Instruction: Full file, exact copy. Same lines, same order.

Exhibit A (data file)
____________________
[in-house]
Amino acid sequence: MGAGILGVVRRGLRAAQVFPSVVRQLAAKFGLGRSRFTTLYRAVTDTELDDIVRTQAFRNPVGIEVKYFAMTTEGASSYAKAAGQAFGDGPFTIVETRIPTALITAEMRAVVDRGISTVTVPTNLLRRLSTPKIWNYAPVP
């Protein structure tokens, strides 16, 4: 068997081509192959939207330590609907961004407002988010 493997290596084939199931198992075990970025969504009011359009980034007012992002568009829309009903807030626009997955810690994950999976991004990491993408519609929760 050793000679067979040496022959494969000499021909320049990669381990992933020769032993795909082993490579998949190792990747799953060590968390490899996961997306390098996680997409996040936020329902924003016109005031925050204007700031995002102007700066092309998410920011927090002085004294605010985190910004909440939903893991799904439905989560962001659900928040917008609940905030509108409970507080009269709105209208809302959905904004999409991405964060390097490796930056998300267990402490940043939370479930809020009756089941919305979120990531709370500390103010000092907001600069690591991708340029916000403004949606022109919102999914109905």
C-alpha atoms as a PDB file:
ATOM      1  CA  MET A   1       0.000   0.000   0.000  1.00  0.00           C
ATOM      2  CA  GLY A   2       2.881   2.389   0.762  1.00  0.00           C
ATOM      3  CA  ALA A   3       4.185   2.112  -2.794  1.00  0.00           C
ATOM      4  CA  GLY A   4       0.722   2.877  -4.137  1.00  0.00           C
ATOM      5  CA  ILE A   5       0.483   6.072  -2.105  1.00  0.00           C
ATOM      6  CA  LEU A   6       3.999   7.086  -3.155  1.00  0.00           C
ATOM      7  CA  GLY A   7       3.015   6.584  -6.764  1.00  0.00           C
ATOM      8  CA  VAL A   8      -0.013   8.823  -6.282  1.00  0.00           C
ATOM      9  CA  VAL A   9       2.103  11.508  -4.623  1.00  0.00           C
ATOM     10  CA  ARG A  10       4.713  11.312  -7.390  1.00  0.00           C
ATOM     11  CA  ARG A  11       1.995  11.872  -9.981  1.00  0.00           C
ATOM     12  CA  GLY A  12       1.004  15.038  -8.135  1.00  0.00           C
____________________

[in-house]
Amino acid sequence: MGAGILGVVRRGLRAAQVFPSVVRQLAAKFGLGRSRFTTLYRAVTDTELDDIVRTQAFRNPVGIEVKYFAMTTEGASSYAKAAGQAFGDGPFTIVETRIPTALITAEMRAVVDRGISTVTVPTNLLRRLSTPKIWNYAPVP
């Protein structure tokens, strides 16, 4: 068997081509192959939207330590609907961004407002988010 493997290596084939199931198992075990970025969504009011359009980034007012992002568009829309009903807030626009997955810690994950999976991004990491993408519609929760 050793000679067979040496022959494969000499021909320049990669381990992933020769032993795909082993490579998949190792990747799953060590968390490899996961997306390098996680997409996040936020329902924003016109005031925050204007700031995002102007700066092309998410920011927090002085004294605010985190910004909440939903893991799904439905989560962001659900928040917008609940905030509108409970507080009269709105209208809302959905904004999409991405964060390097490796930056998300267990402490940043939370479930809020009756089941919305979120990531709370500390103010000092907001600069690591991708340029916000403004949606022109919102999914109905």
C-alpha atoms as a PDB file:
ATOM      1  CA  MET A   1       0.000   0.000   0.000  1.00  0.00           C
ATOM      2  CA  GLY A   2       2.881   2.389   0.762  1.00  0.00           C
ATOM      3  CA  ALA A   3       4.185   2.112  -2.794  1.00  0.00           C
ATOM      4  CA  GLY A   4       0.722   2.877  -4.137  1.00  0.00           C
ATOM      5  CA  ILE A   5       0.483   6.072  -2.105  1.00  0.00           C
ATOM      6  CA  LEU A   6       3.999   7.086  -3.155  1.00  0.00           C
ATOM      7  CA  GLY A   7       3.015   6.584  -6.764  1.00  0.00           C
ATOM      8  CA  VAL A   8      -0.013   8.823  -6.282  1.00  0.00           C
ATOM      9  CA  VAL A   9       2.103  11.508  -4.623  1.00  0.00           C
ATOM     10  CA  ARG A  10       4.713  11.312  -7.390  1.00  0.00           C
ATOM     11  CA  ARG A  11       1.995  11.872  -9.981  1.00  0.00           C
ATOM     12  CA  GLY A  12       1.004  15.038  -8.135  1.00  0.00           C